Editorials — February 13, 2012 at 3:00 pm



Everybody loves a good bad movie.  Plan 9 From Outer Space, Night of the Lepus, The Room, Death Bed: The Bed That Eats; these are the stuff dreams are made of.  But what about those movies (and we all have them, you know we do) that are not quite so bad that they’re good? What about the ones that we love despite ourselves, that we know have no redeemable qualities and that turn our brains to mush? My fellow contributor Joanna calls them Guilty Pleasures (and does a good run-down on her favorites here).  Because they are not so bad they’re good.  They’re just … bad.  But we love them anyways.

I have a few movies that I feel that way about.  Casino Royale – the mess from 1967, not the equally dumb but wholly unenjoyable movie from 2006 – is one such.  Never has so much talent been thrown so wildly, so inexpertly, and with such shattering terribleness at a single film.  And no wonder, given the sheer number of directors and writers with their names attached to it.  For some reason that I have never been able to completely define, I love that movie.  I love the shoddiness of the writing, the confusing cameos (Orson Welles! Woody Allen! Peter O’Toole! Ursula Andress! William Holden! George effing Raft!), the random dream sequences, the explosion at the end.  I love that someone thought to cast Peter Sellers as James Bond … and David Niven as James Bond.  And a few more actors as James Bond.  I love that almost everyone seems to be in a different movie.  There is nothing good about Casino Royale.  It is unidentifiable, but it never rises to the level of the so wonderfully bad that you have to embrace the crazy (like The Room).  And yet I will watch it every time it comes on.  Part of it must be the sheer talent that is squandered in such a risible excuse for a motion picture.  There’s not a bad actor in the bunch, but no one seems to know what they’re doing or why.  The script was written by a lot of people, including Woody Allen.  John Huston directed some part of it.  There’s something anarchically enjoyable in the whole exercise.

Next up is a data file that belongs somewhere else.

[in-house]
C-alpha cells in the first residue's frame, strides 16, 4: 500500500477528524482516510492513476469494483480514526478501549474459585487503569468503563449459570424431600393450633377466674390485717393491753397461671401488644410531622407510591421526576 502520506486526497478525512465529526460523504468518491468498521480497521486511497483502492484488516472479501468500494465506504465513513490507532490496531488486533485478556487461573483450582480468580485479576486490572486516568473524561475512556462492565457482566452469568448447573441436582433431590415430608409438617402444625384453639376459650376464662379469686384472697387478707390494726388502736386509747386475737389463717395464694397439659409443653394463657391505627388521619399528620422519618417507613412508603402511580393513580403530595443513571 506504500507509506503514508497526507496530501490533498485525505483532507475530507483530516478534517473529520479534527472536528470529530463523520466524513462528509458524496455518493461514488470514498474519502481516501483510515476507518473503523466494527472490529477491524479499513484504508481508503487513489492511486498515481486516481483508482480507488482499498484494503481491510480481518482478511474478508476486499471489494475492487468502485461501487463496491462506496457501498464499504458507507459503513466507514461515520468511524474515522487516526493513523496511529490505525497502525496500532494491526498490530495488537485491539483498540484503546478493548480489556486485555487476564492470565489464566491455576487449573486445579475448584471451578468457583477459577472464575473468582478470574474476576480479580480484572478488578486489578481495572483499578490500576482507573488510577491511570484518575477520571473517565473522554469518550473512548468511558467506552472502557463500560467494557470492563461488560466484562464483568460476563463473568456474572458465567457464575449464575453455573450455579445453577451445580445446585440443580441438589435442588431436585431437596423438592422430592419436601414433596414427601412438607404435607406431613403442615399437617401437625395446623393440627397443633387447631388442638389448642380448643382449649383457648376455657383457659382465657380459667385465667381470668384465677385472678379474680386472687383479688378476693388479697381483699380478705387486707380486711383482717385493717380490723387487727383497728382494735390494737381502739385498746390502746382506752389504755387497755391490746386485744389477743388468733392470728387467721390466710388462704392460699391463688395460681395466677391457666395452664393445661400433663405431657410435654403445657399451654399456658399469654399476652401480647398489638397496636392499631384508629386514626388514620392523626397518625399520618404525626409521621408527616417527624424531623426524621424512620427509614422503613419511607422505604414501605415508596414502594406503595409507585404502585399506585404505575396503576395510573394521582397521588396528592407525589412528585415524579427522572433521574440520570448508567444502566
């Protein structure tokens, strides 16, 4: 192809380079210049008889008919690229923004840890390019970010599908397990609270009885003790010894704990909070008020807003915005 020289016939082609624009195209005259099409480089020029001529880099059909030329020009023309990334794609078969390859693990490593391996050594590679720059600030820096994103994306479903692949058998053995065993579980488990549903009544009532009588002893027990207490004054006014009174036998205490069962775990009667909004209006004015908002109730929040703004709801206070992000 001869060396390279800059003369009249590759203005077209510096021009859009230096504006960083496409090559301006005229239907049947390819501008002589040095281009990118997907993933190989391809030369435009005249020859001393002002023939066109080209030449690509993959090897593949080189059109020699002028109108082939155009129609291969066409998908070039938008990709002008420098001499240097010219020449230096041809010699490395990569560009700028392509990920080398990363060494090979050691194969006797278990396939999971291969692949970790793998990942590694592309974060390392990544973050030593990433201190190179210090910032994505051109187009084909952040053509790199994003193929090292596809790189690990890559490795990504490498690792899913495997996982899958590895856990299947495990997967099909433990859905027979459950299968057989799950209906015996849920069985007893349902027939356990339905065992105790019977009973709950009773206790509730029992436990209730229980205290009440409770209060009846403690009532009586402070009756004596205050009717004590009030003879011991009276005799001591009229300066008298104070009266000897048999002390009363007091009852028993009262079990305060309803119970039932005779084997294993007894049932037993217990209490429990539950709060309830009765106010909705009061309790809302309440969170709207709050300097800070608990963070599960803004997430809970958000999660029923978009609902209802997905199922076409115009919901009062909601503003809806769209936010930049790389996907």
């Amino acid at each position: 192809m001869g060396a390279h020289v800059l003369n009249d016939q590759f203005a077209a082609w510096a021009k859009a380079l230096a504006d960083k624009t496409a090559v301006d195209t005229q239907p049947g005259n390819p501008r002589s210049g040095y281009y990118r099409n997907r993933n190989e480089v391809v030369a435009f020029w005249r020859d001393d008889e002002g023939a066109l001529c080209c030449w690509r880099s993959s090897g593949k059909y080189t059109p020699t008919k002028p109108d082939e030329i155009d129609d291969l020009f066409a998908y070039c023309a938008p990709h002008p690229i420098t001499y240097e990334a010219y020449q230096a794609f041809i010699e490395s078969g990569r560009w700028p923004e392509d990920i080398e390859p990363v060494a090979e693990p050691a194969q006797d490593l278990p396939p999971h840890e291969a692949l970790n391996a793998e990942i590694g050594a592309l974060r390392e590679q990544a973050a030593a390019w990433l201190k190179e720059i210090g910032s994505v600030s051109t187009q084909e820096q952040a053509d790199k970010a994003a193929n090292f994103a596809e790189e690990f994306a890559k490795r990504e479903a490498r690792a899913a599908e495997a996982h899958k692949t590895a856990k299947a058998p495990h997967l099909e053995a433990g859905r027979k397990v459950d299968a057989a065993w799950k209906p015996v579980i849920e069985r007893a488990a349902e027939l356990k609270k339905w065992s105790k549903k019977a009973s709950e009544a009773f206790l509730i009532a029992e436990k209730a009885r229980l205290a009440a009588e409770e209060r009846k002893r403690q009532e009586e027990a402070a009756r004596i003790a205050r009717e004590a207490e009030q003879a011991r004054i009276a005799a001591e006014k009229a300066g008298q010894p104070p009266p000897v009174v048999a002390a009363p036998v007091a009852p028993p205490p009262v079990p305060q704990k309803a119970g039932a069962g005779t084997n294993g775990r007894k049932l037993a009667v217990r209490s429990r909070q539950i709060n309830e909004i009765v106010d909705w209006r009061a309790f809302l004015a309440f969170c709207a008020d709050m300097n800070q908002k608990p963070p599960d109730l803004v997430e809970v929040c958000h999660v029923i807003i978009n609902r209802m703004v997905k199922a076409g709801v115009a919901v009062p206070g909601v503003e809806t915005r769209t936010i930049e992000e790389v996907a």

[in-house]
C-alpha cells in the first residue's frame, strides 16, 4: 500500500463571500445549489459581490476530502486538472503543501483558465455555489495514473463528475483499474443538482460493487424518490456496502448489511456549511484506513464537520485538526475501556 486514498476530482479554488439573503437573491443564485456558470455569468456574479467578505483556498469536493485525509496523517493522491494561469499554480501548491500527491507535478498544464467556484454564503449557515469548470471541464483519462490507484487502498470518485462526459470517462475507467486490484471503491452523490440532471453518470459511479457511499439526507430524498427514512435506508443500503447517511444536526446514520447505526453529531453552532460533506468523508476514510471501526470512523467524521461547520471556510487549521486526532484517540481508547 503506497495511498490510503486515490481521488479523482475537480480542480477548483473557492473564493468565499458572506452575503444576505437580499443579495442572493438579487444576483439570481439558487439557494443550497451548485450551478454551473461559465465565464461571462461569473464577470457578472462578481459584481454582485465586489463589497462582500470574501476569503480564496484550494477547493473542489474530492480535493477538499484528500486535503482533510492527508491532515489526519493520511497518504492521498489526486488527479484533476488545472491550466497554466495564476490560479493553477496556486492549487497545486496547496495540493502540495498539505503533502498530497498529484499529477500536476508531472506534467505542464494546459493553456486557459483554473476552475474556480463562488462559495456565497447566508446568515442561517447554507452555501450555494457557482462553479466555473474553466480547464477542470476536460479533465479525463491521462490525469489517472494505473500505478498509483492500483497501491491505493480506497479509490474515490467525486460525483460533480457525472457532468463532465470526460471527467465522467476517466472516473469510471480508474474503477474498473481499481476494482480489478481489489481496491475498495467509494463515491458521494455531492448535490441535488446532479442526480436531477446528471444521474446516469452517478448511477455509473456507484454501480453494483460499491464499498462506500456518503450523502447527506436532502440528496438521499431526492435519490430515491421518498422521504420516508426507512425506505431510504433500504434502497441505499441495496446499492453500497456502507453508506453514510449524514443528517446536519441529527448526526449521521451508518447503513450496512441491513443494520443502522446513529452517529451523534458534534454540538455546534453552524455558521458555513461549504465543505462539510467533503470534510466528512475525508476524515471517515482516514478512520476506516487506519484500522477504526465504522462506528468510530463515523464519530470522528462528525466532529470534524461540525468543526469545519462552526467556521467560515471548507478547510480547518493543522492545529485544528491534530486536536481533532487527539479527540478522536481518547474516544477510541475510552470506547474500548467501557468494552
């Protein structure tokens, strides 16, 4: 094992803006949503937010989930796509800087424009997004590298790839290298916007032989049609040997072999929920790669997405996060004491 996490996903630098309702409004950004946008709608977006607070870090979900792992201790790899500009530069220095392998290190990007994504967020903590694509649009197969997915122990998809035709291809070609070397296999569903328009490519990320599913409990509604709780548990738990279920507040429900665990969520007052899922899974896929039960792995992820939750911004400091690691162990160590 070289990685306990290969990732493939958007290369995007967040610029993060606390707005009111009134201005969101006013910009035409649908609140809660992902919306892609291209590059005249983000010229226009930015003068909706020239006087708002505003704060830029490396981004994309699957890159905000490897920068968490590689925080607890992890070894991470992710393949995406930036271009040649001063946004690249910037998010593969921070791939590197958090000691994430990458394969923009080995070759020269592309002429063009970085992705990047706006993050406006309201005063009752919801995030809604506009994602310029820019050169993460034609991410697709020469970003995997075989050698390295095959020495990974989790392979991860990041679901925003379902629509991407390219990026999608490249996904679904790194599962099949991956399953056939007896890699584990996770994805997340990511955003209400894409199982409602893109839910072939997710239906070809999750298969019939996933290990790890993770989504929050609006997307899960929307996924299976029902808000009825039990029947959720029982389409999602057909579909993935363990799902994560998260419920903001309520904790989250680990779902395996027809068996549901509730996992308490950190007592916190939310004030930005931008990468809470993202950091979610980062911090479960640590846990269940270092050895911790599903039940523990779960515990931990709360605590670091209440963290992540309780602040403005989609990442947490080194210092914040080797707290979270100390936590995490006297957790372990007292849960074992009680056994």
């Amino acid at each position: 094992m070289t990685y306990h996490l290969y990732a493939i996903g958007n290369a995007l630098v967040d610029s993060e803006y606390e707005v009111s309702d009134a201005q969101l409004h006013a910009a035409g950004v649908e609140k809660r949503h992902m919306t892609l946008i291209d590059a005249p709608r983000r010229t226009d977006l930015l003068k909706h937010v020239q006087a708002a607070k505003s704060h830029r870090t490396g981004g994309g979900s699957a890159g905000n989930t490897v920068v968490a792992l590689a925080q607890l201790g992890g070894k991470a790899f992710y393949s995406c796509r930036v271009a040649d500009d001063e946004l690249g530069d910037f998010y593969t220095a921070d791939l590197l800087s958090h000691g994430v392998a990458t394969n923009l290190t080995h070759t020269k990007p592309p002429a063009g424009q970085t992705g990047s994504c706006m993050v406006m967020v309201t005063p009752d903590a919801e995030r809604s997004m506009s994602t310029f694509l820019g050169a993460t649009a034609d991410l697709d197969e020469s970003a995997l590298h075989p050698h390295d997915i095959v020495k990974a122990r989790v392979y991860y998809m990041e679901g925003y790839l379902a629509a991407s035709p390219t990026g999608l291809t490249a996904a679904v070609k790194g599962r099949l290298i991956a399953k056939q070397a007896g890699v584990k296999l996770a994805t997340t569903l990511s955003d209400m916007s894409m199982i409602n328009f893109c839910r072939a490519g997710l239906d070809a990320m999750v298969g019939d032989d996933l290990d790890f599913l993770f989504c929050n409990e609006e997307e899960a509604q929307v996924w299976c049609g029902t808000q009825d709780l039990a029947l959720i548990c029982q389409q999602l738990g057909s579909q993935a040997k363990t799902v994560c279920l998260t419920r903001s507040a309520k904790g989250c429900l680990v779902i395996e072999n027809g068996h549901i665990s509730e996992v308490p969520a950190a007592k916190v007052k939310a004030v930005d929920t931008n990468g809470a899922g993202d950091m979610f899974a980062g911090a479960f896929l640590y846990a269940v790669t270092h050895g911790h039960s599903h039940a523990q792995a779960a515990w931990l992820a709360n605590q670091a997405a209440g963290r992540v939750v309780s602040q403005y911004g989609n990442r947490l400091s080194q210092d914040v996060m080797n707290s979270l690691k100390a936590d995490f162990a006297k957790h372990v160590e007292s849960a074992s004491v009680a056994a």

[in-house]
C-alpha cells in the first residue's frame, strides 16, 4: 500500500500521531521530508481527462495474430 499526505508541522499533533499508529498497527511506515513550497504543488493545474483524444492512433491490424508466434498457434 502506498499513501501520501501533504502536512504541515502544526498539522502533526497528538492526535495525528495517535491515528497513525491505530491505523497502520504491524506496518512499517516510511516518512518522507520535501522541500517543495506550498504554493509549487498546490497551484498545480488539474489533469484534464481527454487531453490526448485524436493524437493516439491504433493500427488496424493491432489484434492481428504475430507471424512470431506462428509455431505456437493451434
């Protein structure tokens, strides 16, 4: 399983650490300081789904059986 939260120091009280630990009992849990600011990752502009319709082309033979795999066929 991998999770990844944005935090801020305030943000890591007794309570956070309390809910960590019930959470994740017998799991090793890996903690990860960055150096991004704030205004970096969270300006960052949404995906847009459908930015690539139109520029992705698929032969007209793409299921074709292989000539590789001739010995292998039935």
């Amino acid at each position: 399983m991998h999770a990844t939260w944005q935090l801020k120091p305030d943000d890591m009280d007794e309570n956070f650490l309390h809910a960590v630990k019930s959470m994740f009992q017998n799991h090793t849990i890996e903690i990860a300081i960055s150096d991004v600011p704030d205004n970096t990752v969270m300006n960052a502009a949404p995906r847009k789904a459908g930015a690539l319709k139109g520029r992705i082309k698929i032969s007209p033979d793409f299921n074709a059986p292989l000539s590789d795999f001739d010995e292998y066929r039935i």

Another film I have an inexplicable love for is the more recent (but equally ridiculous) Van Helsing.  This is all the more shocking because it pretty much decimates three (four if you count Dr. Jekyll) great Universal Horror classics in one fell, schlocky swoop.  But hear me out.  Yes, Van Helsing is dreadful.  Yes, it is embarassing.  Yes, it can even be remarkably boring in places.  But it is so wonderfully imbalanced! Richard Roxburgh’s performance as Dracula is truly shocking (truly – he’s actually quite a good actor and only agreed to take the part after a drunken evening in Prague) for its extremity.  Schuler Hensley’s Frankenstein Monster is a bad Halloween costume, but he tosses himself into it with gusto.  The brides (a blonde, a brunette and a redhead) speak in exaggerated Transylvanian accents and weep, gnash and pose like supermodels.  The monsters are having the time of their lives; they exist in a camp classic.

Then there’s Hugh Jackman, who obviously believes he’s in an action movie and equally obviously has no concept that everything about the picture is ridiculous.  He speaks his lines with such earnestness, such clarity, such belief in the words! Juxtapose that with Dracula’s posturing and you’ve got yourself a picture! I’m not even going to mention Kate Beckinsale, her wandering accent and inexplicable costume.